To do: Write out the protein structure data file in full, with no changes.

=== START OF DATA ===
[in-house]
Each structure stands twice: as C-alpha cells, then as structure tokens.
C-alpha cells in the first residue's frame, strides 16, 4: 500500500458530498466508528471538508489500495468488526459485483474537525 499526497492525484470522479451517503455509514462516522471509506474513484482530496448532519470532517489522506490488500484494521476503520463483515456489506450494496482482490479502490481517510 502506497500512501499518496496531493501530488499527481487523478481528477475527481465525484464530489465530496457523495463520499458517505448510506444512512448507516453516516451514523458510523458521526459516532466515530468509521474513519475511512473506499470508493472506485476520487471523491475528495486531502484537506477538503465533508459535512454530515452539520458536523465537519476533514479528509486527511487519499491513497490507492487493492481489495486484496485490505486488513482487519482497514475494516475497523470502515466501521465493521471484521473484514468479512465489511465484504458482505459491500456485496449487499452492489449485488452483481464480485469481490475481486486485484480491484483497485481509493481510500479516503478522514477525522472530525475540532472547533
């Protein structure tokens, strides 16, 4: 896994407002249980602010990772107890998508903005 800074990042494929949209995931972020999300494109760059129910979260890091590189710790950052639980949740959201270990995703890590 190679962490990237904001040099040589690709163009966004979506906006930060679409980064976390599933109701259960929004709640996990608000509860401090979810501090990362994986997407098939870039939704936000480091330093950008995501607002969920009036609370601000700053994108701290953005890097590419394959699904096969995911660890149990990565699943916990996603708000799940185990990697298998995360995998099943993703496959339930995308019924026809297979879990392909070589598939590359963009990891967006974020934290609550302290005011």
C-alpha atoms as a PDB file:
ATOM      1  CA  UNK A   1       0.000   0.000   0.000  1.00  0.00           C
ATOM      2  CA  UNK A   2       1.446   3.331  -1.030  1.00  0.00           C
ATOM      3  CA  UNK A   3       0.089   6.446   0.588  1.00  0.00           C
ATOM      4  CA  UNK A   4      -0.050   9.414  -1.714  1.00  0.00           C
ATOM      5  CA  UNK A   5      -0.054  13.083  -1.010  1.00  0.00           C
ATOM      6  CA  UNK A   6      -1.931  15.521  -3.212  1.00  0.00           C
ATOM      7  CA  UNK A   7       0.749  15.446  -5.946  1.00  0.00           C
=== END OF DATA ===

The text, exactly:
[in-house]
Each structure stands twice: as C-alpha cells, then as structure tokens.
C-alpha cells in the first residue's frame, strides 16, 4: 500500500458530498466508528471538508489500495468488526459485483474537525 499526497492525484470522479451517503455509514462516522471509506474513484482530496448532519470532517489522506490488500484494521476503520463483515456489506450494496482482490479502490481517510 502506497500512501499518496496531493501530488499527481487523478481528477475527481465525484464530489465530496457523495463520499458517505448510506444512512448507516453516516451514523458510523458521526459516532466515530468509521474513519475511512473506499470508493472506485476520487471523491475528495486531502484537506477538503465533508459535512454530515452539520458536523465537519476533514479528509486527511487519499491513497490507492487493492481489495486484496485490505486488513482487519482497514475494516475497523470502515466501521465493521471484521473484514468479512465489511465484504458482505459491500456485496449487499452492489449485488452483481464480485469481490475481486486485484480491484483497485481509493481510500479516503478522514477525522472530525475540532472547533
């Protein structure tokens, strides 16, 4: 896994407002249980602010990772107890998508903005 800074990042494929949209995931972020999300494109760059129910979260890091590189710790950052639980949740959201270990995703890590 190679962490990237904001040099040589690709163009966004979506906006930060679409980064976390599933109701259960929004709640996990608000509860401090979810501090990362994986997407098939870039939704936000480091330093950008995501607002969920009036609370601000700053994108701290953005890097590419394959699904096969995911660890149990990565699943916990996603708000799940185990990697298998995360995998099943993703496959339930995308019924026809297979879990392909070589598939590359963009990891967006974020934290609550302290005011």
C-alpha atoms as a PDB file:
ATOM      1  CA  UNK A   1       0.000   0.000   0.000  1.00  0.00           C
ATOM      2  CA  UNK A   2       1.446   3.331  -1.030  1.00  0.00           C
ATOM      3  CA  UNK A   3       0.089   6.446   0.588  1.00  0.00           C
ATOM      4  CA  UNK A   4      -0.050   9.414  -1.714  1.00  0.00           C
ATOM      5  CA  UNK A   5      -0.054  13.083  -1.010  1.00  0.00           C
ATOM      6  CA  UNK A   6      -1.931  15.521  -3.212  1.00  0.00           C
ATOM      7  CA  UNK A   7       0.749  15.446  -5.946  1.00  0.00           C